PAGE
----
I voted for Yunnan b/c of Pu Ehr and Yunan Golden (which also makes excellent iced tea). However Wuyi (& silver needle) would also be a close second from Fujian.

Spent yesterday embroidering "Team Edward" shirts for 4, waited in line for an hour, along with 100s of squealing teen-aged (mostly) girls to get our copy of "Breaking Dawn" by Stephanie Meyer. Came home and read the prologue and first chapter. We are all reading aloud to solve the dilema of who gets the 752 page book first. Now if we can just live through the suspense until December when Twilight the movie comes out, we'll be fine.

Also bought "Don't Bump the Glump! and other Fantasies" by Shel Silverstein for the 6.5 y.o. 14 y.o. bought "1984" by Geo. Orwell, despite my warnings.
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Postby CynTEAa » Aug 2nd, '08, 08:25

Dang it, Chip! Another poll I can't vote...hehe! But I'm torn between Yunnan and Fujian. :?

Golden Yunnan again this morning. We shall see where this Saturday TeaDay takes us. My kyusu is talking to me this morning. My reply, "Yes, dear, I'll be right there."
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Postby hop_goblin » Aug 2nd, '08, 09:10

That's a simple qustion! Yunnan Baby! Pu-erh pu-erh pu-erh! Oh, and Yunnan gold.
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Postby Riene » Aug 2nd, '08, 10:18

Yunnan for me, as I like Yunnan Gold and just don't know enough about the other regions.
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Postby olivierco » Aug 2nd, '08, 10:42

Dong Ding this afternoon.
Some Kanro gyokuro a little later.
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Postby Selaphiel » Aug 2nd, '08, 10:52

Can't really choose any region, don't have any special favorite.

Having some Bai Mao Hou at the moment.
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Postby joelbct » Aug 2nd, '08, 11:37

I agree with the comments above, this one is not so easy to choose!

For Blacks, at least I can narrow it down to Yunnan, Fujian, and Anhui (Keemun apparently comes from Qimun County, in Anhui Province!)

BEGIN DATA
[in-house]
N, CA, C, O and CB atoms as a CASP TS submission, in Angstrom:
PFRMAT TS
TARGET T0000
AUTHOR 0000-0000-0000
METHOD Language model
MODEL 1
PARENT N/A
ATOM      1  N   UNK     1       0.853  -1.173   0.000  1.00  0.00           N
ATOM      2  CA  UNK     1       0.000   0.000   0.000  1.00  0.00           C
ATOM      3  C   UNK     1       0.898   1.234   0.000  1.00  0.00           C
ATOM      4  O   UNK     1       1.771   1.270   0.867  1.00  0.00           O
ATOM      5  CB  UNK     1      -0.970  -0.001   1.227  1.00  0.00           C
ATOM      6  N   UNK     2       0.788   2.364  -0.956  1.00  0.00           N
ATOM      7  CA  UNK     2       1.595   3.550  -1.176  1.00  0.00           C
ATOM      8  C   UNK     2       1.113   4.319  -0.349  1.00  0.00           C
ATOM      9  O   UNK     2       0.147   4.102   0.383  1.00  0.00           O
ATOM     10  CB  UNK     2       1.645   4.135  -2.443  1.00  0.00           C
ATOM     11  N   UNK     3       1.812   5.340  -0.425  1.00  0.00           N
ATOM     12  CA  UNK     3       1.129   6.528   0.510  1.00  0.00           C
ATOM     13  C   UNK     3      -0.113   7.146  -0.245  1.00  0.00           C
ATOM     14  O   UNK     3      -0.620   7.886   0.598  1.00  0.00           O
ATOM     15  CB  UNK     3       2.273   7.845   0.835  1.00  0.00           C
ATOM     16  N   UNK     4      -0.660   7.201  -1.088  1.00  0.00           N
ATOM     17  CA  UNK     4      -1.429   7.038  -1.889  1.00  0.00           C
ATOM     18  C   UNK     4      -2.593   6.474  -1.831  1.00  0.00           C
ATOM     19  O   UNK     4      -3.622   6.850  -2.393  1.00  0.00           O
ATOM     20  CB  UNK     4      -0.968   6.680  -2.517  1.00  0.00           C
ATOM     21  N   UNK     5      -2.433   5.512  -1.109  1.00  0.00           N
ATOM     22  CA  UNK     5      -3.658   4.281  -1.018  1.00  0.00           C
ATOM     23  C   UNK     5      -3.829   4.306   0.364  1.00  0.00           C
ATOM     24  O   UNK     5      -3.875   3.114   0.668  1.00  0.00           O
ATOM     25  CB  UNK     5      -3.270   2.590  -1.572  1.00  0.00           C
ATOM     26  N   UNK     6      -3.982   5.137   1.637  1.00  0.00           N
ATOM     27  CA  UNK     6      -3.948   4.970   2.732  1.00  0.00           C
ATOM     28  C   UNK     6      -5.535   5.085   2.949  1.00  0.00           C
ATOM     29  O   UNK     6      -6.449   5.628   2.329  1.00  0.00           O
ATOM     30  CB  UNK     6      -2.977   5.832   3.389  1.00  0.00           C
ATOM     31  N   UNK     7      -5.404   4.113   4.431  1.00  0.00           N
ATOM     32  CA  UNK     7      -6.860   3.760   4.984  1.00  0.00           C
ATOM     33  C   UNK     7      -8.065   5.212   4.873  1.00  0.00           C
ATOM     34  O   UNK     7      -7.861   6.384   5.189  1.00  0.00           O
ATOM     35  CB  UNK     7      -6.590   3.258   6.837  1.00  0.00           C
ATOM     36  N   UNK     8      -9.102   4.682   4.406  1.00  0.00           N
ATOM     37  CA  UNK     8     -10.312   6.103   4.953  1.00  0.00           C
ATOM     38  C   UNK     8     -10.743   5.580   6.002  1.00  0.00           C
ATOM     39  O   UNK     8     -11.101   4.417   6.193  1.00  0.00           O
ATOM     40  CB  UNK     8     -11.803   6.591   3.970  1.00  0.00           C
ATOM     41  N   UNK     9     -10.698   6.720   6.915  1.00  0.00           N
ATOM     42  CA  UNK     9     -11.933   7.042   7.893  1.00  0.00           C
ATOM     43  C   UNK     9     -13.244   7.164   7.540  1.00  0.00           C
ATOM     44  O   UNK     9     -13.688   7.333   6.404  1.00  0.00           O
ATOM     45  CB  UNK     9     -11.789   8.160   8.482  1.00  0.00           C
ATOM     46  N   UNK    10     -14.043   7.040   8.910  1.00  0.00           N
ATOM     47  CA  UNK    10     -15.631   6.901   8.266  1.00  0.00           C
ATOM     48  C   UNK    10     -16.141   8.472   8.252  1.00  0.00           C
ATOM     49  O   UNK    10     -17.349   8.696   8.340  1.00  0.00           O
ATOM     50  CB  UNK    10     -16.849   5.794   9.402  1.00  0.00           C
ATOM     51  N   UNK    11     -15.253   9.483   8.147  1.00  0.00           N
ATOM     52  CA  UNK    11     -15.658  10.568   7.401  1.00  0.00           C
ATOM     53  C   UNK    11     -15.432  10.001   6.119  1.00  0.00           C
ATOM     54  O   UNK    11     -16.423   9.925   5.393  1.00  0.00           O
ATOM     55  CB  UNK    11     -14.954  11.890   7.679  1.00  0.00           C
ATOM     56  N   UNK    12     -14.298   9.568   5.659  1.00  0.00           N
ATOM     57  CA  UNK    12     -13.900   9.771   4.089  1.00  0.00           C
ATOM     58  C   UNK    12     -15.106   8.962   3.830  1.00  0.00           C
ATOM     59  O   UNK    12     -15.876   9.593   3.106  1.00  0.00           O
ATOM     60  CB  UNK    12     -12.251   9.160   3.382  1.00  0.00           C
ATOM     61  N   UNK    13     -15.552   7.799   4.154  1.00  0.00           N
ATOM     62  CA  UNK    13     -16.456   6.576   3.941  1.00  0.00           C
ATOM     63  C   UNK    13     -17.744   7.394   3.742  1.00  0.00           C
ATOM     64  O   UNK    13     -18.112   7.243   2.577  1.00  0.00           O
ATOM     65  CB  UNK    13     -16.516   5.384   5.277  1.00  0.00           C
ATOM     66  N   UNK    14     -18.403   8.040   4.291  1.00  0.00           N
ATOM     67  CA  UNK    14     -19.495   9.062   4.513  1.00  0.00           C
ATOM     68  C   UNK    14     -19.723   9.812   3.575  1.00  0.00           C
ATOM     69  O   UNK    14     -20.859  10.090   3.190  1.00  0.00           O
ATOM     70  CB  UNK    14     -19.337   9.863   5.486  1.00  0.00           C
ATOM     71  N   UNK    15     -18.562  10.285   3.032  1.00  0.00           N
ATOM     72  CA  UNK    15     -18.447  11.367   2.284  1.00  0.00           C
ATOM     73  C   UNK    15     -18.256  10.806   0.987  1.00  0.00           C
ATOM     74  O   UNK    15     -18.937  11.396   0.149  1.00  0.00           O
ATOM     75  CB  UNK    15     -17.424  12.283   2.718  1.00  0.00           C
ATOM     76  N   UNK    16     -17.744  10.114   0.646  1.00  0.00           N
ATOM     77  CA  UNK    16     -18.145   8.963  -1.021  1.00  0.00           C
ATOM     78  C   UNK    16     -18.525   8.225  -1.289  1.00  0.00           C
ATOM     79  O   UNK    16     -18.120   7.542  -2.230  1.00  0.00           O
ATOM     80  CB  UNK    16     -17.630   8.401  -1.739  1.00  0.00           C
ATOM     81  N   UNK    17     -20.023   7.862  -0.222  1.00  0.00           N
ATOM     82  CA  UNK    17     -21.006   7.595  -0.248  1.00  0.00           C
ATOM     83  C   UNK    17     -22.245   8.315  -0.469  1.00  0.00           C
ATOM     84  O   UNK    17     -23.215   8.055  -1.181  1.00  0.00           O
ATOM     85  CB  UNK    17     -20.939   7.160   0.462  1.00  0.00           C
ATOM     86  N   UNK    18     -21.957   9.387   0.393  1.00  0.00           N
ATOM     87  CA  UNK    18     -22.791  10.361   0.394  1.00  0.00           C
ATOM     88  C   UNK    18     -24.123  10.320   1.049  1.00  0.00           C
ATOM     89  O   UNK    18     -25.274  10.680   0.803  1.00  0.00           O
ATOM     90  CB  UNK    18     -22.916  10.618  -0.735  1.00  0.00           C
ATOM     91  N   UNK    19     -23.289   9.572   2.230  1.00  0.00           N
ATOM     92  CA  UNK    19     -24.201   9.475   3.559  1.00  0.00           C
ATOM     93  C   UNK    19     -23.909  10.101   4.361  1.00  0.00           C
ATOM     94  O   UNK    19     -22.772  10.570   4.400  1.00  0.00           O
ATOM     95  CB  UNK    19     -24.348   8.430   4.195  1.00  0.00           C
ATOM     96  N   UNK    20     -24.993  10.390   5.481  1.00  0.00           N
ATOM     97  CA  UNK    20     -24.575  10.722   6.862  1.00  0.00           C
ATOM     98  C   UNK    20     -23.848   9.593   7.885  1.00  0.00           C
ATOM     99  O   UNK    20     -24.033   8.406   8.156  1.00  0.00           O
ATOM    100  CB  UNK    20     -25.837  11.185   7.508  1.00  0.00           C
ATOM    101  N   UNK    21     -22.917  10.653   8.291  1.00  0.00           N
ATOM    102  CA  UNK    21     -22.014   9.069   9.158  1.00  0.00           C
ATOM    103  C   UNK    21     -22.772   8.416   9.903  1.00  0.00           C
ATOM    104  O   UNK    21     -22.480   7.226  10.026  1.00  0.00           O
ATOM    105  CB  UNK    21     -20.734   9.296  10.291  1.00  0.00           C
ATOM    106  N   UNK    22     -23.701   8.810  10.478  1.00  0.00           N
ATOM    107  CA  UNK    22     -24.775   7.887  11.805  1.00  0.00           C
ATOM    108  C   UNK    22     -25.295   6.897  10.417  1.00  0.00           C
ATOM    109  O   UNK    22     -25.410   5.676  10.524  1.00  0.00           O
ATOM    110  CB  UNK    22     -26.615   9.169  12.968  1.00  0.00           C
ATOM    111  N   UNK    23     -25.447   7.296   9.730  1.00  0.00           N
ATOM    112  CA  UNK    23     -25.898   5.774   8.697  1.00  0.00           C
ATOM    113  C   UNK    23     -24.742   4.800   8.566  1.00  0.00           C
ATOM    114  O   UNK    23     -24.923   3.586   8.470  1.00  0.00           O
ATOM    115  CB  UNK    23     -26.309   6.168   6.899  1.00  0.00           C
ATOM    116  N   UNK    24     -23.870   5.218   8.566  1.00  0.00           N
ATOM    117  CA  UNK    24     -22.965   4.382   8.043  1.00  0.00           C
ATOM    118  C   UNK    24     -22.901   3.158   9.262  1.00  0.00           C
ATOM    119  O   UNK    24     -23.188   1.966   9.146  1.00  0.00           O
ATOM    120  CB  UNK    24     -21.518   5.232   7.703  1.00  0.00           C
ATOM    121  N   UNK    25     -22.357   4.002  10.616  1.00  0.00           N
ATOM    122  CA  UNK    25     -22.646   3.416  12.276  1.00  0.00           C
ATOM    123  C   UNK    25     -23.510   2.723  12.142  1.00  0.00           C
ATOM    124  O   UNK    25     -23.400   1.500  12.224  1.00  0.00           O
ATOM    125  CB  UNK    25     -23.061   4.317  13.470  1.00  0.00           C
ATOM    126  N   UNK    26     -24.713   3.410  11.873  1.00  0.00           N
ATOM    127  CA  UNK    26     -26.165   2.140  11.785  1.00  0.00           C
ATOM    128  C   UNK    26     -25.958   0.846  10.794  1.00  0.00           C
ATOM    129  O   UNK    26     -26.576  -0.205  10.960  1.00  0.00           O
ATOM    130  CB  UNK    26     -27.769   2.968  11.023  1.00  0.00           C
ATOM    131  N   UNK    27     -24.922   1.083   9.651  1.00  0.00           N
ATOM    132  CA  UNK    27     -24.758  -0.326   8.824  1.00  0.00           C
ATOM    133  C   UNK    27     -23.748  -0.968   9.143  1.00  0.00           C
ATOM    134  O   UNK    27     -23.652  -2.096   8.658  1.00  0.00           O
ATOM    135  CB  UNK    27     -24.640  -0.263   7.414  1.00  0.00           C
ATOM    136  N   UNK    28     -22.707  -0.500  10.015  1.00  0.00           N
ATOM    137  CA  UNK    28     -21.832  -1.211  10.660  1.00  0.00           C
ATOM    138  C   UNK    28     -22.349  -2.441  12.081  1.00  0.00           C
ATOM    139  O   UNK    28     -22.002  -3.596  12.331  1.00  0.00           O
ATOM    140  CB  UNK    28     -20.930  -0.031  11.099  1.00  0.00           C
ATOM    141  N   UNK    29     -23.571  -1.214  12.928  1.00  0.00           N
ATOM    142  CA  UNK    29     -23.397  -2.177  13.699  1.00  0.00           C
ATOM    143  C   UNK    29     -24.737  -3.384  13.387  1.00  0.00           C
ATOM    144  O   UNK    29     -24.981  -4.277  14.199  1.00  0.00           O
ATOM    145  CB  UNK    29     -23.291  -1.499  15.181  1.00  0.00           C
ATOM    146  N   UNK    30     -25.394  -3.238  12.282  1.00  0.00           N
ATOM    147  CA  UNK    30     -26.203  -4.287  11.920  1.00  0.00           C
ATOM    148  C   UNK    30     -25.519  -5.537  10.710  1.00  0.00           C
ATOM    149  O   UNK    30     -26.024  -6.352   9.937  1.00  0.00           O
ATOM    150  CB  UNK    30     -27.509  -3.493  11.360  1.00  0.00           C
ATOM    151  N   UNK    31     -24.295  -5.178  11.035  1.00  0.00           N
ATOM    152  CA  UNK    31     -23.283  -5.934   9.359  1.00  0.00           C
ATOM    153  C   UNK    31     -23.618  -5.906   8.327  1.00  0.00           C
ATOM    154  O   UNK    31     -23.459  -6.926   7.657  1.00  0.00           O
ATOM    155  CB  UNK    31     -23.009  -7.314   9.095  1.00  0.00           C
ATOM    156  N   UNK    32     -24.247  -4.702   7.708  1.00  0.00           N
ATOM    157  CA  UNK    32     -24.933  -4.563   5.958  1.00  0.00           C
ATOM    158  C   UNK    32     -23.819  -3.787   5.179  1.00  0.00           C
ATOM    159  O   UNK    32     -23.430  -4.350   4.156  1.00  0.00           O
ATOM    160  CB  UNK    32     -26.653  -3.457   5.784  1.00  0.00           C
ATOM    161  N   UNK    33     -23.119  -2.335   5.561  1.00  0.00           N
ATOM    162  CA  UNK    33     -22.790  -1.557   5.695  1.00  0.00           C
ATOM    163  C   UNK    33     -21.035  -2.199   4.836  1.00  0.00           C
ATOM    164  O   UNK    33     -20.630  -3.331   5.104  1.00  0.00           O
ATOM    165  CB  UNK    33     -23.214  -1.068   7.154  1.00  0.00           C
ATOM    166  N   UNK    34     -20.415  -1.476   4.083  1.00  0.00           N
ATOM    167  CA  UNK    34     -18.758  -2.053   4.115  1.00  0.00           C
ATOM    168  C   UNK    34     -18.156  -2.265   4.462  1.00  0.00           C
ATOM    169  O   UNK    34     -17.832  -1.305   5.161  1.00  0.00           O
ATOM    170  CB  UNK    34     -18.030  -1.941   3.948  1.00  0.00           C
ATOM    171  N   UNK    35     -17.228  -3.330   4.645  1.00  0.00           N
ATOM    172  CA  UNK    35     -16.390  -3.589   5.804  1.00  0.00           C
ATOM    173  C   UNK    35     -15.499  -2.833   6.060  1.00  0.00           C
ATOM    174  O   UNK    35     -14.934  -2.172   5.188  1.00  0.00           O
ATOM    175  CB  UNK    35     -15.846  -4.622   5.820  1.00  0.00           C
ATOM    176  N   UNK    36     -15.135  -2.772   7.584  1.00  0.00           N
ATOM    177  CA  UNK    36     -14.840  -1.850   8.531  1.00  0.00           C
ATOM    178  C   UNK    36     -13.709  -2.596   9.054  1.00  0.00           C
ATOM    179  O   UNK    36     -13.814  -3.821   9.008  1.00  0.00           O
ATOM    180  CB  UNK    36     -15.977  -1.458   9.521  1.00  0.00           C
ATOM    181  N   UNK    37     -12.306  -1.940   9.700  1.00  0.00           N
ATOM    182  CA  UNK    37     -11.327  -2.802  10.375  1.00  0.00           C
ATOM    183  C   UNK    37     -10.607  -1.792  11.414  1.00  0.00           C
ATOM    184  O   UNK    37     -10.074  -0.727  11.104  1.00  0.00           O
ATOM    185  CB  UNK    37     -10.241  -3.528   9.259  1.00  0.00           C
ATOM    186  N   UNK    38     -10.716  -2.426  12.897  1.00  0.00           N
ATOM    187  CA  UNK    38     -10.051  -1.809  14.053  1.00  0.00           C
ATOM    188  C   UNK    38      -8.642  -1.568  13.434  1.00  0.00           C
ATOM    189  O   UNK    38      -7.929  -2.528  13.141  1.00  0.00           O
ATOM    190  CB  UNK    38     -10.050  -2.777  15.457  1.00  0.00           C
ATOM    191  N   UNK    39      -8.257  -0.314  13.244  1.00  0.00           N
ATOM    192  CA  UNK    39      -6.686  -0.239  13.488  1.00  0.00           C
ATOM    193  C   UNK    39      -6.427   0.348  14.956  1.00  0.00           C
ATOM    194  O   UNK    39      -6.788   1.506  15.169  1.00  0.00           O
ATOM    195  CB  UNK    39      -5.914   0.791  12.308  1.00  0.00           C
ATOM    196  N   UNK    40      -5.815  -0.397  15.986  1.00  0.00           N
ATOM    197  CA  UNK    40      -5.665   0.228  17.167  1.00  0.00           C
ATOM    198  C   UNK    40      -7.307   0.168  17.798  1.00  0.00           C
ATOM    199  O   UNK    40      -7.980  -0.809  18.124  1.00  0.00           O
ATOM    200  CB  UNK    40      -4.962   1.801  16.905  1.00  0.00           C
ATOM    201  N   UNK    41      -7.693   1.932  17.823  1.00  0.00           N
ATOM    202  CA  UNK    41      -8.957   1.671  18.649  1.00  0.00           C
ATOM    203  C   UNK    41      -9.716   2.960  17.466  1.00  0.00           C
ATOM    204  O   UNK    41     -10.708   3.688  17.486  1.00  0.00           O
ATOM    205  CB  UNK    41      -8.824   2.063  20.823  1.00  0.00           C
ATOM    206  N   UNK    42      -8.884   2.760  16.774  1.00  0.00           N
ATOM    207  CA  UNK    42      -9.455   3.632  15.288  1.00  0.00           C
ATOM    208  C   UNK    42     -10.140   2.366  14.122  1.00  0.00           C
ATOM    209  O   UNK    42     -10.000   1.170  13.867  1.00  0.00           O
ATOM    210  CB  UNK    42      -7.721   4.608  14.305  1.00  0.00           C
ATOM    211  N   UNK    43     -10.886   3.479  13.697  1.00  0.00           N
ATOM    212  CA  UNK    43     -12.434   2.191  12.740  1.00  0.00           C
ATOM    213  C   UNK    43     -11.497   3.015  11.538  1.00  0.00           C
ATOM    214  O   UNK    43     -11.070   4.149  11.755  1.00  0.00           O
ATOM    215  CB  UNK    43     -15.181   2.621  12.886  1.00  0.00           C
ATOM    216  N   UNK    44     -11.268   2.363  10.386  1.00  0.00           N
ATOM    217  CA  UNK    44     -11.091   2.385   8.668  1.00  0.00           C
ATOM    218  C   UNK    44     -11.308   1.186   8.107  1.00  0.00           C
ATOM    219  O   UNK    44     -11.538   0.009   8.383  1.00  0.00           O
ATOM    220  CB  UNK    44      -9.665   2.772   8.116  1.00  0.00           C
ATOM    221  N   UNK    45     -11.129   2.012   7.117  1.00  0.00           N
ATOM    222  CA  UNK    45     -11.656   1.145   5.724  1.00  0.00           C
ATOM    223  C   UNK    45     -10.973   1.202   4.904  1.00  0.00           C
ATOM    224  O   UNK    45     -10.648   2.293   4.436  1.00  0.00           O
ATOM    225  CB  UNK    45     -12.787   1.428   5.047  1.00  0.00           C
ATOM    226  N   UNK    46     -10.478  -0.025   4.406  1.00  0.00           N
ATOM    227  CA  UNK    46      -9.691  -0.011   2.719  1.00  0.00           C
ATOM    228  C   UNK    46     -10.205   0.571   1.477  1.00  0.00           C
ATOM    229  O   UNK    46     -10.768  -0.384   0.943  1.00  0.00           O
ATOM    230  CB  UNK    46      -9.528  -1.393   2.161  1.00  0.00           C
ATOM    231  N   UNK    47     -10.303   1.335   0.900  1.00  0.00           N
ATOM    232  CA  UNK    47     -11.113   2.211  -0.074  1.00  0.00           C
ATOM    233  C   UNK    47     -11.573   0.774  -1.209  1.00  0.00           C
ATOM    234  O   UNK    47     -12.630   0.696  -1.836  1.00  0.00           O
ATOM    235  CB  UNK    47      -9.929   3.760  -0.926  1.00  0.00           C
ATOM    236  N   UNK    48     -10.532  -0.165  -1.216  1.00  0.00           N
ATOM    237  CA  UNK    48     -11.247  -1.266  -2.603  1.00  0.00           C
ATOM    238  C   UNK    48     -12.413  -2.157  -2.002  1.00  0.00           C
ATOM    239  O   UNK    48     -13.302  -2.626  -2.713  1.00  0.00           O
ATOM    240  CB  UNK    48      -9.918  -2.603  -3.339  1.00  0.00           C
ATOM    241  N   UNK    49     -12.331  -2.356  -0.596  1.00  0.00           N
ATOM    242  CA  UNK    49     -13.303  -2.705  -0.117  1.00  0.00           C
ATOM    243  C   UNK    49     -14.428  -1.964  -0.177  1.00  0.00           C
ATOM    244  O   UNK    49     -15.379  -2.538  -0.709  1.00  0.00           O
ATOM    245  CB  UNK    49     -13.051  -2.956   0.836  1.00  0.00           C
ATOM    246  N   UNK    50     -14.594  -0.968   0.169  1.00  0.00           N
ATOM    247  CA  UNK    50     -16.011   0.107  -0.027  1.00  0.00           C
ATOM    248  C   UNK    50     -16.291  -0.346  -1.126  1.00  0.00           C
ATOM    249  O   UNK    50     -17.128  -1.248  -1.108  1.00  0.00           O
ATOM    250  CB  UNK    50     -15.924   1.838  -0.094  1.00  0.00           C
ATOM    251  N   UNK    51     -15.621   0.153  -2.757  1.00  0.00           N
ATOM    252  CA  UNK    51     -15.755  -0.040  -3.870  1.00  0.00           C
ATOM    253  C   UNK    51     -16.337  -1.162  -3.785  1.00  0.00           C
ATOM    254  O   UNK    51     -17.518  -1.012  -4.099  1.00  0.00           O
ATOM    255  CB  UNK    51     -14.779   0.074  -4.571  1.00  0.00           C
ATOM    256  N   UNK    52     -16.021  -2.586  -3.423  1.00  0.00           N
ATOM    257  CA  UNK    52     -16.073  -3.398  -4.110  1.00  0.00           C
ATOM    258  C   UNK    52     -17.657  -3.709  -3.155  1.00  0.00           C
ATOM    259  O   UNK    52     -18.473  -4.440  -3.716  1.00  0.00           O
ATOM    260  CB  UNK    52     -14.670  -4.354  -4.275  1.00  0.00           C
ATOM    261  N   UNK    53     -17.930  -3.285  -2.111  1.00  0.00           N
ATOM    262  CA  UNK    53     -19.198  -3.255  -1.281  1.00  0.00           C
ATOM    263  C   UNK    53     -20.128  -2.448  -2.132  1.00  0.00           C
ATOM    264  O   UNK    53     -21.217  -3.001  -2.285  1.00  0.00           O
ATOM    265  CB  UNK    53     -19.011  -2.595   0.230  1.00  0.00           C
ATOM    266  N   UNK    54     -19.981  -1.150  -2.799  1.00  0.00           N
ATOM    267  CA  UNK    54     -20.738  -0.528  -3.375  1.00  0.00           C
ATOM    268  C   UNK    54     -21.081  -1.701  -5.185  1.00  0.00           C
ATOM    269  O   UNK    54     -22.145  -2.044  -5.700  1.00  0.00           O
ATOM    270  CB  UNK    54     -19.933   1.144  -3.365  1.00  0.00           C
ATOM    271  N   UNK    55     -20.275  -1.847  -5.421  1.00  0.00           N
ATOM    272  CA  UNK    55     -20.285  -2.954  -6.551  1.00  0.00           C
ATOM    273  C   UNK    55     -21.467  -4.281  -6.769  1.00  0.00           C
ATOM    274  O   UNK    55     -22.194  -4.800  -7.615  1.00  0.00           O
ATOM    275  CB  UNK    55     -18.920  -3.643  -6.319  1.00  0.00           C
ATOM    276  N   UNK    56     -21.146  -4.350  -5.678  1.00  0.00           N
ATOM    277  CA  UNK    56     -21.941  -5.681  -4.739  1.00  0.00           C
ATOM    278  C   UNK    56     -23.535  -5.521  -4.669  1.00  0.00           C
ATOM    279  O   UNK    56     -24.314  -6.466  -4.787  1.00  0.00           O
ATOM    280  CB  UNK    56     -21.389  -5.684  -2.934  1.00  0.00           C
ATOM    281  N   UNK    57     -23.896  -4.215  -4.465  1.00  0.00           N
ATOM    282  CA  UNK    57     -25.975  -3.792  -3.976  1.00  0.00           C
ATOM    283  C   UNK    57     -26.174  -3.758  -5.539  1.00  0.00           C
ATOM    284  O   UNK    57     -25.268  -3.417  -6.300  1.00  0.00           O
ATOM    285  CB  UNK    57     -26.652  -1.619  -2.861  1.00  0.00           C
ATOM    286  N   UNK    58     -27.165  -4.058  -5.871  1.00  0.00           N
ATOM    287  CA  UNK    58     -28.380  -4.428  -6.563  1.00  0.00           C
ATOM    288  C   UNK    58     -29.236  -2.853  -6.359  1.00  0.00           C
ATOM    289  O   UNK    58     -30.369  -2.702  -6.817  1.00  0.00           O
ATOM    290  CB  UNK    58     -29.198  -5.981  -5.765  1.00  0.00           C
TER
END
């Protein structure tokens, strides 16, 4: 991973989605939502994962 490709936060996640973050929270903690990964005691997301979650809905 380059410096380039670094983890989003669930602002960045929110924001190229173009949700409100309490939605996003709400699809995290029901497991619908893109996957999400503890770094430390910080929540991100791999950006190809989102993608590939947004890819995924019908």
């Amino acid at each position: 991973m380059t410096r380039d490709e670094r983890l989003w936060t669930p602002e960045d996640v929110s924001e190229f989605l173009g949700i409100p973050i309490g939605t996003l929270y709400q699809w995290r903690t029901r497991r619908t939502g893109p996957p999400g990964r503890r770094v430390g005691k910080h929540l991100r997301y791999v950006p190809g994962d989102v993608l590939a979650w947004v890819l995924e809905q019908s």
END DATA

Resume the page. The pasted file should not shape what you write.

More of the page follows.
Of course Green Tea, harder to decide. They grow it everywhere and I don't know as much about Chinese Green. Zhejiang and Anhui are good. Long Jing/Dragon Well comes from Zhejiang...

Wow looks like as I type this, the sky has darkened, winds are gusting, thunder in the distance, the rain starts to patter then pound on the kitchen skylight... good time to be indoors on an unplugged laptop with some freshly brewed Tea!

Image
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Postby Salsero » Aug 2nd, '08, 12:06

omegapd wrote: How big is that tuo cha?
It's not quite three inches across at the widest point, 100 grams, $8.00.

joelbct wrote: Wow looks like as I type this, the sky has darkened, winds are gusting, thunder in the distance, the rain starts to patter then pound on the kitchen skylight... good time to be indoors on an unplugged laptop with some freshly brewed Tea!
Between the photo and the words you portray a nice, snug TeaMoment. Also, thanks for the quick review of all those dang Chinese place names.
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Postby edkrueger » Aug 2nd, '08, 12:16

For Oolong:
#1:Fujian: Tie Guan Yin and Wuyi not much else to choose from.
#2:Guangdong: the rest of the Oolongs: Dan Cong.

For Pu-erh
#1: Yunnan, Duh.

Black Tea:
#1: Fujian: Lapsang Souchong and Bohea.
#2: Yunnan

Green Tea:
#1:Zhejiang: Dragon Well
#2: Anhui

Yellow Tea
1#: Hunnan, duh.

Overall:
1: Fujian
2: Yunnan (sorry pu-erh)
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Postby Katrina » Aug 2nd, '08, 12:45

I voted Fujian Province on this one for TKY, WuYi, and some other excellent oolongs.

I was shocked that Zhejiang had no votes yet. That was my second choice, primarily for Dragonwell.

Yunnan was a consideration as was Anhui. Who am I kidding? They were all considerations.

Today I tried a black tea blend with cinnamon, orange, and vanilla.